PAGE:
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Is it time for your parent to stop driving?

Posted by Constance Schein, RN
on May 20, 2021
a senior woman on the driving side of a car looking out the window.

Some of the most difficult talks you can have with an aging parent are those that may make them feel like you are stepping too far into their independence. One of those is “the driving talk.” Although this conversation may be tough, it’s definitely one worth having, especially considering the possible danger to him or herself and other drivers on the road.

Whether your parent has been diagnosed with dementia or not, there are some signs that they may need to hand over the keys. The last thing that they would want is to have a car accident decide whether or not they are suitable to drive.

Common signs that the risks are too great for your parent to be behind the wheel:

Hearing loss

While on the road, your mother needs to be able to hear sirens, horns and other noises that are in place for public safety. If your mother is suffering from hearing loss, this can make things quite difficult – not to mention unsafe. Typically, hearing impairment is something that gradually develops over time, so be sure that your mother undergoes frequent hearing tests and talks to her physician to see if she is still fit to drive.

Vision problems

Besides the ability to hear, the most crucial aspect of your senses when it comes to driving is vision. There are many things a driver needs to see while on the road, from the speedometer on their dashboard to road signs to pedestrians crossing the street. Unfortunately, as they get older, many seniors suffer from vision problems, including cataracts, glaucoma and just poor eyesight. In addition to auditory tests, be sure that your older loved one is visiting an eye doctor for more insight into her ability to see the road. If they encounter sensitivity to bright lights or is losing their peripheral vision, they may have issues yielding or understanding right of way, which can definitely cause problems behind the wheel.

Memory problems and dementia

If your father is in even the early stages of dementia, it is probably best that he stays off of the road. There are several reasons why memory loss can create problems while driving. For example, your father may forget major safety issues, such as putting on his seat belt, turning on lights, using the turn signal or reacting quickly enough to oncoming traffic.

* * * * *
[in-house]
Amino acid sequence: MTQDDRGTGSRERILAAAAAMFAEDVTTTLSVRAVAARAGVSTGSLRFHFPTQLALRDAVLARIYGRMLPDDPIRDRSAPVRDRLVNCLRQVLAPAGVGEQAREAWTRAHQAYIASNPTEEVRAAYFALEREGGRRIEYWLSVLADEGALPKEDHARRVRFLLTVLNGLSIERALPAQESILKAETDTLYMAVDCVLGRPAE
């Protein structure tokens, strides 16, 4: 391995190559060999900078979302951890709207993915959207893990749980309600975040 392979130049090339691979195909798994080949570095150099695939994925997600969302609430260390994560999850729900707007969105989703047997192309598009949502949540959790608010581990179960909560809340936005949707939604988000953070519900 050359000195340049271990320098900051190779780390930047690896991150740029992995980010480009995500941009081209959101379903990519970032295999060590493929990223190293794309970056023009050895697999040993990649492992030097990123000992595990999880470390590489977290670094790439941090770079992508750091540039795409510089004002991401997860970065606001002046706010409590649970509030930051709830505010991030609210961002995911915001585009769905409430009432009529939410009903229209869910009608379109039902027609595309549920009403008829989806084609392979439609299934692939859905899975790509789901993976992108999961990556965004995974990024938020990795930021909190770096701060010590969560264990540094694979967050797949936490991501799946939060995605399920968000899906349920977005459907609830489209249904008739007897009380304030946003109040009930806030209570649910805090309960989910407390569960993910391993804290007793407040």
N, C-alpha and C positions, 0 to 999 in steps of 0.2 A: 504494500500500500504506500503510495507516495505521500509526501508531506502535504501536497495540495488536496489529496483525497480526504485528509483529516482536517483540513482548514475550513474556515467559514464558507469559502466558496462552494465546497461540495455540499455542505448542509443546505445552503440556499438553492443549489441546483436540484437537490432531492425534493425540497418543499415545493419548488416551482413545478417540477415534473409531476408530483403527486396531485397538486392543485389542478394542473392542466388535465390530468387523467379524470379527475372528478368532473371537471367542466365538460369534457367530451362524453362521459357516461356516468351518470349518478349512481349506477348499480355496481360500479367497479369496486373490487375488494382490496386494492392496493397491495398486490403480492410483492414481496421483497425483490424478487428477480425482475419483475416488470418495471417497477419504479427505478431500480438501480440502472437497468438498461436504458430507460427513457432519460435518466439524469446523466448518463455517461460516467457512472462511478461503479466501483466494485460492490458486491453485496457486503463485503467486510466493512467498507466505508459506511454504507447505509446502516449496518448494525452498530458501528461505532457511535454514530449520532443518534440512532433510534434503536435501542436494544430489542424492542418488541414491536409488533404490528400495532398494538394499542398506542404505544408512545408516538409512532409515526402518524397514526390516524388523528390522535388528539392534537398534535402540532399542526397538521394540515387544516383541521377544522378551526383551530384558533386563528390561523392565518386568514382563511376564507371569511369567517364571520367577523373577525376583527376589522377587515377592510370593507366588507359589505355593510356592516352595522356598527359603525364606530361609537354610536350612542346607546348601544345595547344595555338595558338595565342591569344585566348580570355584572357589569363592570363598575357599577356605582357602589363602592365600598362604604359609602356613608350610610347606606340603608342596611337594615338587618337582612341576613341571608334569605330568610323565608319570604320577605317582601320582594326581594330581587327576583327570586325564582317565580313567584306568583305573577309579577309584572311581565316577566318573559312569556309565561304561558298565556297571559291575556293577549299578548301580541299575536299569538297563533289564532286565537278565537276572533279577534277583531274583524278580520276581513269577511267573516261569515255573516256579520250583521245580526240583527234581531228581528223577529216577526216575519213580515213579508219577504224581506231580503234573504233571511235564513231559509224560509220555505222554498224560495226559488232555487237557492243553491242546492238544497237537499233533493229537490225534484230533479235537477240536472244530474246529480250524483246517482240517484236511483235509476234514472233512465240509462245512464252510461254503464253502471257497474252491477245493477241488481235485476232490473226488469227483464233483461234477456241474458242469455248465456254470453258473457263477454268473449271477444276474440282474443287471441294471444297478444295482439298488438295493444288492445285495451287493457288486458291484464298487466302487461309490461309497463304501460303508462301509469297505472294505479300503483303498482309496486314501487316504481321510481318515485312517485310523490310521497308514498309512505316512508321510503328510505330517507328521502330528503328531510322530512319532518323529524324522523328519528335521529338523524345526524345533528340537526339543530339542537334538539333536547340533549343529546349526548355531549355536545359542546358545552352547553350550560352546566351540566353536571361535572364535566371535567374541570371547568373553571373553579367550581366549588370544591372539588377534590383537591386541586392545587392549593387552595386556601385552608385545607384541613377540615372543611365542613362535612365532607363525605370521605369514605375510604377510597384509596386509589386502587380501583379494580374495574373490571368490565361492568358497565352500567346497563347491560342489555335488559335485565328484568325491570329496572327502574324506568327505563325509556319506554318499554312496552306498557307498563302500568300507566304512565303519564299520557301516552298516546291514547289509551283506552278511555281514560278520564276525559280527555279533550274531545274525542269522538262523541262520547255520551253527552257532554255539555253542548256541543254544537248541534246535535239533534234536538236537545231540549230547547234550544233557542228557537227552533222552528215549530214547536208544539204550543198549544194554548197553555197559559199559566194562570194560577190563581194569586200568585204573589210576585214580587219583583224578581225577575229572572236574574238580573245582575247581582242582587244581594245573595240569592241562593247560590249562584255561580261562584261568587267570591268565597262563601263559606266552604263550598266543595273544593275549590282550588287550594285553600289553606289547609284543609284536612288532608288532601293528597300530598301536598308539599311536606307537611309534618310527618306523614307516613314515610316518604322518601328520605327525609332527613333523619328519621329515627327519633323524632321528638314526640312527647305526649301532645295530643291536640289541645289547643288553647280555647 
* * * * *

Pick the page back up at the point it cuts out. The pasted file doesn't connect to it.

Damage to the car

If you are starting to see dents and scratches that you have never noticed before on your mother’s car, it’s an indication that she might be having problems with depth perception or may have caused an infraction with another motorist without even noticing it. While you are checking for damage, it’s probably a good idea to double check her car insurance rates and find out if she has received any recent warnings or tickets from police officers due to traffic violations.

Your loved one’s safety is of the utmost importance. If you feel the need to have “the driving talk” it’s best that you do so soon to avoid a potentially dangerous situation down the line. Contact one of our professionals for more advice on how to have this difficult conversation.

Profile image of Constance Schein, RN

Constance Schein, RN

Former Senior Vice President of Clinical and Health Services

Constance Schein is a registered nurse with more than 25 years of nursing experience in senior-focused healthcare organizations. She led Aegis Living’s major nursing and care initiatives and was responsible for managing and developing healthcare partnerships, technology, and wellness programs to improve resident care.

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